To assist businesses in identifying top instructors for strategy, global business, and human resources, BusinessWeek Online has produced its first full ranking of management gurus. Results are derived from an online survey sent to 514 companies
worldwide. From July to September, 2001, 210 leadership development directors (or 41% of those surveyed) responded to questions asking them to rank the top providers of executive education. We also asked them to list their favorite professors for in-house corporate programs.
The winner is a name that has come up in BusinessWeek ratings before: David Ulrich, professor of business at University of Michigan Business School, with a specialty in human resources. Ulrich gets the top marks because execs say he does the best job taking the time to understand a company's actual operations. Says Frank T. Morgan, global director of executive development and leadership at Dow Chemical in Midland, Mich.: "Most academics aren't very practical, and Dave is very practical. He's not just going to give us theory, he's going to apply it and show what it means."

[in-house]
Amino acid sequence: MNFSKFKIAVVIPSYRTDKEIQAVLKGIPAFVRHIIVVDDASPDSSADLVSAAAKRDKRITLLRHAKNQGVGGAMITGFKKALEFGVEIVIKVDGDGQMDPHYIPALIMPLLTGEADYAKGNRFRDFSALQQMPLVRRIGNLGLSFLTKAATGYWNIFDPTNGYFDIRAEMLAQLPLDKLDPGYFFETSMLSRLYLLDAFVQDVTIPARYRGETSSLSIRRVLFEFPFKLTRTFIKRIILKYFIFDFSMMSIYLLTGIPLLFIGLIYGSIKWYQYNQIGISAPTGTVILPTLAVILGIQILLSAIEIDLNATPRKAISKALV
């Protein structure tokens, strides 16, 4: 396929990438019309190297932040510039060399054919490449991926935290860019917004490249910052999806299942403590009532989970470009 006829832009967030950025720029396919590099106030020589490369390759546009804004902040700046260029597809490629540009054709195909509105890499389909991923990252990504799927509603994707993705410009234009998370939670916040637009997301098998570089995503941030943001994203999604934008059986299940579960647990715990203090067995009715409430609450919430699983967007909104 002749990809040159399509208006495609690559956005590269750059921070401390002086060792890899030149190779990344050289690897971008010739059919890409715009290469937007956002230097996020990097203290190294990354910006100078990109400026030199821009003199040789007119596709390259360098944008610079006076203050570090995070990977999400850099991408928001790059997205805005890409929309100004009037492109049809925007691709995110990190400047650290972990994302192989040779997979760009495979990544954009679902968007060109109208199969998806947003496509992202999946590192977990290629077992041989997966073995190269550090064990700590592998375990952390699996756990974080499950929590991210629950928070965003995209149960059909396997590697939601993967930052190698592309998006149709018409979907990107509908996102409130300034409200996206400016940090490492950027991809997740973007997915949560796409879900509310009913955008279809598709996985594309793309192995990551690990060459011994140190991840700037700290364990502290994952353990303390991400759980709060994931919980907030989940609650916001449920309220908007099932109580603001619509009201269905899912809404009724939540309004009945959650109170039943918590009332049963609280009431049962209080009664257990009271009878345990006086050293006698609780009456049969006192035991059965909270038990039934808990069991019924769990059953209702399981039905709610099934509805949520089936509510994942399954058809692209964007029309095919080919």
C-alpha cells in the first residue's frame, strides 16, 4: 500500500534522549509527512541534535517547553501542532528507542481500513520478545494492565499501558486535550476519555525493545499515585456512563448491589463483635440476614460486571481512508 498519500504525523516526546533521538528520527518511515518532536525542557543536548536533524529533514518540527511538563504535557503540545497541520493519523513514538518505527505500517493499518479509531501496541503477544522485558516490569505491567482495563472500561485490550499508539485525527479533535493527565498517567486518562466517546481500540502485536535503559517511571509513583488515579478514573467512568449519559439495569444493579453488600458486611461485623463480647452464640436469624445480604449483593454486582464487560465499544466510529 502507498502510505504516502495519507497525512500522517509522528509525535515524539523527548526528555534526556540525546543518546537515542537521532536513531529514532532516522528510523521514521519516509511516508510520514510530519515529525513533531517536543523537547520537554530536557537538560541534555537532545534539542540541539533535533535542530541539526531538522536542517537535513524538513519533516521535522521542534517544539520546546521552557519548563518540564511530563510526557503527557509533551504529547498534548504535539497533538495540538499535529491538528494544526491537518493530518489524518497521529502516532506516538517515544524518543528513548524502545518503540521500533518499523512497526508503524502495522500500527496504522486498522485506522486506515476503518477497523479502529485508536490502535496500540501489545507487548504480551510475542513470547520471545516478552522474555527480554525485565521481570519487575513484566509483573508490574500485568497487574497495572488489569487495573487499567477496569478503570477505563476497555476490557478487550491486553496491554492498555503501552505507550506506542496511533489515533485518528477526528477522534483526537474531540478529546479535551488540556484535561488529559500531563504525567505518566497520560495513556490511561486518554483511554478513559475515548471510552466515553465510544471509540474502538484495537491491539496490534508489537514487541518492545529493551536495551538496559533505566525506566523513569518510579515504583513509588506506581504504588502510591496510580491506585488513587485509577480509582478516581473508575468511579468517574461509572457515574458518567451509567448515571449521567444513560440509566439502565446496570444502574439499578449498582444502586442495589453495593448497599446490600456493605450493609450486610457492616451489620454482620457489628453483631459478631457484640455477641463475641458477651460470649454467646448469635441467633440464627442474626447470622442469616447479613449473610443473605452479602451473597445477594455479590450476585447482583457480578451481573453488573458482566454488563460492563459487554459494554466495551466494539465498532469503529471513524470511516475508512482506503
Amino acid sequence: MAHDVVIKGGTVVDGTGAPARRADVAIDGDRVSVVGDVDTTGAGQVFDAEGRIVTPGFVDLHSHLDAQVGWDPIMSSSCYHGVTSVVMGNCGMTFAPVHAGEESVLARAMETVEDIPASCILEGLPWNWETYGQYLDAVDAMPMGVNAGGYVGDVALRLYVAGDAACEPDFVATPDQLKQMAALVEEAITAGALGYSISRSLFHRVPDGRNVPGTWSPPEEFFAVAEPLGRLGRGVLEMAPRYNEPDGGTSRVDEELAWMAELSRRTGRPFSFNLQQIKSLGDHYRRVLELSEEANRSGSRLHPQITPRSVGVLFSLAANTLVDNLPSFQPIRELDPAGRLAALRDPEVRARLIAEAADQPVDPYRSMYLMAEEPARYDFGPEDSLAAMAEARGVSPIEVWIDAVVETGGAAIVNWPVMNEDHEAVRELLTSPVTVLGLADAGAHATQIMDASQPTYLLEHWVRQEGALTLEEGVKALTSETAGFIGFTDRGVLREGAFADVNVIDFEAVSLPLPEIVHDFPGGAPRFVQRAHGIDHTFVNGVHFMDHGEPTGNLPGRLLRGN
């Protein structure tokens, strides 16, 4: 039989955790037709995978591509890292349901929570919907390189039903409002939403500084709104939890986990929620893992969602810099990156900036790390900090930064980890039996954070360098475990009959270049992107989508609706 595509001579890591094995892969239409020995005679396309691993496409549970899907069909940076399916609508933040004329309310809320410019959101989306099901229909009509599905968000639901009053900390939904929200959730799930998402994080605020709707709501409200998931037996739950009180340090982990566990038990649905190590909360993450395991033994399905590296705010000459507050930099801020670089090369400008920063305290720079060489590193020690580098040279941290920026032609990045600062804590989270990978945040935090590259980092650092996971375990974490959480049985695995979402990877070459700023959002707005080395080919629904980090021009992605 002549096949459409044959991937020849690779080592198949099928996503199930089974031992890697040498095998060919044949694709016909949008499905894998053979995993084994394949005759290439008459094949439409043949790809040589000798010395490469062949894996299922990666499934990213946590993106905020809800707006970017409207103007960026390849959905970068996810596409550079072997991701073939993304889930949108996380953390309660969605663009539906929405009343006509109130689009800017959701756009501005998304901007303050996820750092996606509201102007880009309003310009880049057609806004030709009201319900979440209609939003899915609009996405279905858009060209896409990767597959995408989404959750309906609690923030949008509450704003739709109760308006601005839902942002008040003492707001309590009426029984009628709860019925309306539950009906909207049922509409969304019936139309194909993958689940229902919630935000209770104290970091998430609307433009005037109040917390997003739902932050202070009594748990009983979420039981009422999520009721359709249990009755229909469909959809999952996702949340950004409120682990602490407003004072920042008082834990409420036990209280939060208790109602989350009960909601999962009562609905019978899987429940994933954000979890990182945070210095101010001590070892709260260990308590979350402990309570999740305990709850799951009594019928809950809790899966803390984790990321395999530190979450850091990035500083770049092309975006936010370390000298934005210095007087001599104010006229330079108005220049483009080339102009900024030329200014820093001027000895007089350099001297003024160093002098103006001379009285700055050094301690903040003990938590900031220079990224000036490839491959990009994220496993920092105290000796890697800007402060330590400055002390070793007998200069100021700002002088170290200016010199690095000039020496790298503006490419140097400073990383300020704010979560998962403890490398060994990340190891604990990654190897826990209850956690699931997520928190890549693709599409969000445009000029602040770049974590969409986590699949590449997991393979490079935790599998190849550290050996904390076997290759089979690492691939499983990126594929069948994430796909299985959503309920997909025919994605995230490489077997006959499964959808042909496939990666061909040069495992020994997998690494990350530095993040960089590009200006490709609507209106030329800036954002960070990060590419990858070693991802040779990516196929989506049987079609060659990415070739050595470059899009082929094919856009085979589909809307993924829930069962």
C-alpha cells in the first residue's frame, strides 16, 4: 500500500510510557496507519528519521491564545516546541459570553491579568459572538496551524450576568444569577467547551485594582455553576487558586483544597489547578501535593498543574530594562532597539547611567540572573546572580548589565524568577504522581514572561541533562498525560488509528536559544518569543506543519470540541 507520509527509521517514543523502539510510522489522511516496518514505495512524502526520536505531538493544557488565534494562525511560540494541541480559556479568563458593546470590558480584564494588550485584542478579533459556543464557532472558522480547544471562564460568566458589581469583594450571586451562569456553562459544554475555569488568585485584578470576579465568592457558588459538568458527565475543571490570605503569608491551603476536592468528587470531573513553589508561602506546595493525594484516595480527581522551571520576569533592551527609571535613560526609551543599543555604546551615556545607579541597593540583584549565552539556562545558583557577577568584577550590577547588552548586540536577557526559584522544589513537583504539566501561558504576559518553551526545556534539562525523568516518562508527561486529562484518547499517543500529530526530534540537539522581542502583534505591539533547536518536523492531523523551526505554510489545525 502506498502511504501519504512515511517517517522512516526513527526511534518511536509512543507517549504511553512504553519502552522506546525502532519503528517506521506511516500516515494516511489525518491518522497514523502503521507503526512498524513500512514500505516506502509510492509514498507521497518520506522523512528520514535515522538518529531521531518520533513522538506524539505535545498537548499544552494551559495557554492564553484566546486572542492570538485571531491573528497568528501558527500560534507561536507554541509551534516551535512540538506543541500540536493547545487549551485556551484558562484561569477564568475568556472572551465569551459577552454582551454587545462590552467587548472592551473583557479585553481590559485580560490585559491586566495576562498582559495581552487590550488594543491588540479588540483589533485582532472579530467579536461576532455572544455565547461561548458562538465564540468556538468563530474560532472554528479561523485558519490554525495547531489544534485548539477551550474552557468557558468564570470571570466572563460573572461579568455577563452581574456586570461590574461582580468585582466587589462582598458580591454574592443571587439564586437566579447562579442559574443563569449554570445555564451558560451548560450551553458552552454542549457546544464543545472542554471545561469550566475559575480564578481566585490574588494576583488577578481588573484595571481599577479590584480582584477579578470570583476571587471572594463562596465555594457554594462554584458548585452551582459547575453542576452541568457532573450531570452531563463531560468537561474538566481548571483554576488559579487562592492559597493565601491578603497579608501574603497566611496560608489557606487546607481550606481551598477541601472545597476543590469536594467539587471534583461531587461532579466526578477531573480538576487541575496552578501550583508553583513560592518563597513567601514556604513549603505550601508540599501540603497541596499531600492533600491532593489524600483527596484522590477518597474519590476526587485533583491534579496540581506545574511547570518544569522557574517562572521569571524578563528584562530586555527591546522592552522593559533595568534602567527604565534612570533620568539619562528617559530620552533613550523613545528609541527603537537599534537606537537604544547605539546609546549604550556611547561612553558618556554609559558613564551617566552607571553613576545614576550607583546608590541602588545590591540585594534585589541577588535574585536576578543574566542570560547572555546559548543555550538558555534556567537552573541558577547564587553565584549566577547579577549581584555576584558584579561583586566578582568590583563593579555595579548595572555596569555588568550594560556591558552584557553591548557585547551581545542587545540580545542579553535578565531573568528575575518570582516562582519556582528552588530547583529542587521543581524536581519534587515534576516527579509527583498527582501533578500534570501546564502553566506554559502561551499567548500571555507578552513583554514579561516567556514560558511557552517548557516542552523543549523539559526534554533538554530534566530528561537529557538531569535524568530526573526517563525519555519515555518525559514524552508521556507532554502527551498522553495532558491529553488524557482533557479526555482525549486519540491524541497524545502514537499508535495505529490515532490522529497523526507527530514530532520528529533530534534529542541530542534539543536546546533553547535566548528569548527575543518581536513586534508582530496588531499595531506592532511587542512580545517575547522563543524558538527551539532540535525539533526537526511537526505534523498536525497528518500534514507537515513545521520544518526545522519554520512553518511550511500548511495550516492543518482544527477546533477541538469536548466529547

The Top Management Gurus
Human Resources -- Michigan
Independent adviser -- Various companies and schools
John P. Kotter
Leadership -- Harvard Business School
Strategy International Management -- London Business School/Strategos
Leadership -- London Business School
Peter F. Drucker
Strategy,Business Policy -- Various companies and schools
Michael E. Porter
Strategy -- Harvard Business School
Peter M. Senge
Organizational learning, organizational change -- MIT (Sloan)
Stephen R. Covey
Author The 7 Habits of Highly Effective People
Leadership -- Michigan
Strategy, International Business -- Michigan/PRAJA
Leadership -- tompeterscompany!
*TieRankings were determined by a BusinessWeek Online survey sent to 514 companies. 210 replied, for a response rate of 41%. Companies were asked to rank the best providers of executive education and to list the "10 professors or management gurus" they considered "the most effective at teaching or facilitating learning." Professors, authors, and speakers with too few mentions were disqualified.THINKING DIFFERENT. Indeed, that was a recurrent theme in BusinessWeek's survey -- corporate education has to be relevant to day-to-day business concerns, or why bother? "The savvy buyers of executive education are looking for ideas with impact," Ulrich says.
Hiring a guru isn't cheap. For that reason, some companies team up to attract top business experts. The Center for Leadership & Executive Development at the University of Dayton's School of Business Administration tries to pick out the best management gurus and bring them in to address employees from about
17 partner companies, including Mead Paper and NCR. Ram Charam, rated No.2 by heads of corporate development in BW Online's survey, was among the Center's speakers last year.